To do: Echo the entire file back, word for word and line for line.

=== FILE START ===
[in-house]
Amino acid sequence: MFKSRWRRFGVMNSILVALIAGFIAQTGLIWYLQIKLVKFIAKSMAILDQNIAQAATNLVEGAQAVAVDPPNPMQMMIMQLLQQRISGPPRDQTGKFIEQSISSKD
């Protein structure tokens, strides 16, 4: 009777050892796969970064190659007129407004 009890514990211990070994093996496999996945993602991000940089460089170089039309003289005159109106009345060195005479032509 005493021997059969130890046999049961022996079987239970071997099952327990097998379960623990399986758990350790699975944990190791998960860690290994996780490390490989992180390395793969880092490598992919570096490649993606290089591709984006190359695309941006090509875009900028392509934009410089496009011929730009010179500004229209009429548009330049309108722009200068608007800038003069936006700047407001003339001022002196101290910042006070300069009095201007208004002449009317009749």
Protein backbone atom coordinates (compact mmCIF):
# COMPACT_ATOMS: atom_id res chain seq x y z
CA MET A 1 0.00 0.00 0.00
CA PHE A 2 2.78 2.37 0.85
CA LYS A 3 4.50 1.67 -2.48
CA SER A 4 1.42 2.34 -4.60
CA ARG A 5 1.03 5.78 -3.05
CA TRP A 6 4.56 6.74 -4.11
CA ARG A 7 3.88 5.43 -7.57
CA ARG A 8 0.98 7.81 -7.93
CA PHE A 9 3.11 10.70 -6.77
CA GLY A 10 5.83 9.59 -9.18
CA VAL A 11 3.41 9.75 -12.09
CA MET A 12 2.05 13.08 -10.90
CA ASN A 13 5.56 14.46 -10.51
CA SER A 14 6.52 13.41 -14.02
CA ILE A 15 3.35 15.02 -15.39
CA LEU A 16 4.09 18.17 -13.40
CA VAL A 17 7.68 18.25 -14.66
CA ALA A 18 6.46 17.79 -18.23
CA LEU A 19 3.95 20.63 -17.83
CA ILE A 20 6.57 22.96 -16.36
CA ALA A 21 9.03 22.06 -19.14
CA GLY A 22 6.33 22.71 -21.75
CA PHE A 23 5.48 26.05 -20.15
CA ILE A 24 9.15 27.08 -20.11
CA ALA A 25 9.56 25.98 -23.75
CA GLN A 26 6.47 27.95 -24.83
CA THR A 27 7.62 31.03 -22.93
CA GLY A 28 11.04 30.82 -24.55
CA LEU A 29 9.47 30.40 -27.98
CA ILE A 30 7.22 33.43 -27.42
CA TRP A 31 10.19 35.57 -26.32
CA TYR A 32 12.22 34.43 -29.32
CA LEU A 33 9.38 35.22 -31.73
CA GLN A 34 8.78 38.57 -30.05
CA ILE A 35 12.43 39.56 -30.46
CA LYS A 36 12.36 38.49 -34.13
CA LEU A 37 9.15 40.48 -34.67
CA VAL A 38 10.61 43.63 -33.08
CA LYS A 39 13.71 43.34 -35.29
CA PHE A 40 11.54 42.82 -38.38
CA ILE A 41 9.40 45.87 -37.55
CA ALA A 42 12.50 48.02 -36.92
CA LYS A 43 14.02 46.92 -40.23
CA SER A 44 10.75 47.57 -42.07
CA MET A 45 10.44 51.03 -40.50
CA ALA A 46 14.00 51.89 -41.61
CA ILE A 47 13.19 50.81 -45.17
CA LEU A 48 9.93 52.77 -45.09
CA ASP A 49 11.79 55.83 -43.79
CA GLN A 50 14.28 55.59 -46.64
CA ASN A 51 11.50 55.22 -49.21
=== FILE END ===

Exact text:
[in-house]
Amino acid sequence: MFKSRWRRFGVMNSILVALIAGFIAQTGLIWYLQIKLVKFIAKSMAILDQNIAQAATNLVEGAQAVAVDPPNPMQMMIMQLLQQRISGPPRDQTGKFIEQSISSKD
């Protein structure tokens, strides 16, 4: 009777050892796969970064190659007129407004 009890514990211990070994093996496999996945993602991000940089460089170089039309003289005159109106009345060195005479032509 005493021997059969130890046999049961022996079987239970071997099952327990097998379960623990399986758990350790699975944990190791998960860690290994996780490390490989992180390395793969880092490598992919570096490649993606290089591709984006190359695309941006090509875009900028392509934009410089496009011929730009010179500004229209009429548009330049309108722009200068608007800038003069936006700047407001003339001022002196101290910042006070300069009095201007208004002449009317009749």
Protein backbone atom coordinates (compact mmCIF):
# COMPACT_ATOMS: atom_id res chain seq x y z
CA MET A 1 0.00 0.00 0.00
CA PHE A 2 2.78 2.37 0.85
CA LYS A 3 4.50 1.67 -2.48
CA SER A 4 1.42 2.34 -4.60
CA ARG A 5 1.03 5.78 -3.05
CA TRP A 6 4.56 6.74 -4.11
CA ARG A 7 3.88 5.43 -7.57
CA ARG A 8 0.98 7.81 -7.93
CA PHE A 9 3.11 10.70 -6.77
CA GLY A 10 5.83 9.59 -9.18
CA VAL A 11 3.41 9.75 -12.09
CA MET A 12 2.05 13.08 -10.90
CA ASN A 13 5.56 14.46 -10.51
CA SER A 14 6.52 13.41 -14.02
CA ILE A 15 3.35 15.02 -15.39
CA LEU A 16 4.09 18.17 -13.40
CA VAL A 17 7.68 18.25 -14.66
CA ALA A 18 6.46 17.79 -18.23
CA LEU A 19 3.95 20.63 -17.83
CA ILE A 20 6.57 22.96 -16.36
CA ALA A 21 9.03 22.06 -19.14
CA GLY A 22 6.33 22.71 -21.75
CA PHE A 23 5.48 26.05 -20.15
CA ILE A 24 9.15 27.08 -20.11
CA ALA A 25 9.56 25.98 -23.75
CA GLN A 26 6.47 27.95 -24.83
CA THR A 27 7.62 31.03 -22.93
CA GLY A 28 11.04 30.82 -24.55
CA LEU A 29 9.47 30.40 -27.98
CA ILE A 30 7.22 33.43 -27.42
CA TRP A 31 10.19 35.57 -26.32
CA TYR A 32 12.22 34.43 -29.32
CA LEU A 33 9.38 35.22 -31.73
CA GLN A 34 8.78 38.57 -30.05
CA ILE A 35 12.43 39.56 -30.46
CA LYS A 36 12.36 38.49 -34.13
CA LEU A 37 9.15 40.48 -34.67
CA VAL A 38 10.61 43.63 -33.08
CA LYS A 39 13.71 43.34 -35.29
CA PHE A 40 11.54 42.82 -38.38
CA ILE A 41 9.40 45.87 -37.55
CA ALA A 42 12.50 48.02 -36.92
CA LYS A 43 14.02 46.92 -40.23
CA SER A 44 10.75 47.57 -42.07
CA MET A 45 10.44 51.03 -40.50
CA ALA A 46 14.00 51.89 -41.61
CA ILE A 47 13.19 50.81 -45.17
CA LEU A 48 9.93 52.77 -45.09
CA ASP A 49 11.79 55.83 -43.79
CA GLN A 50 14.28 55.59 -46.64
CA ASN A 51 11.50 55.22 -49.21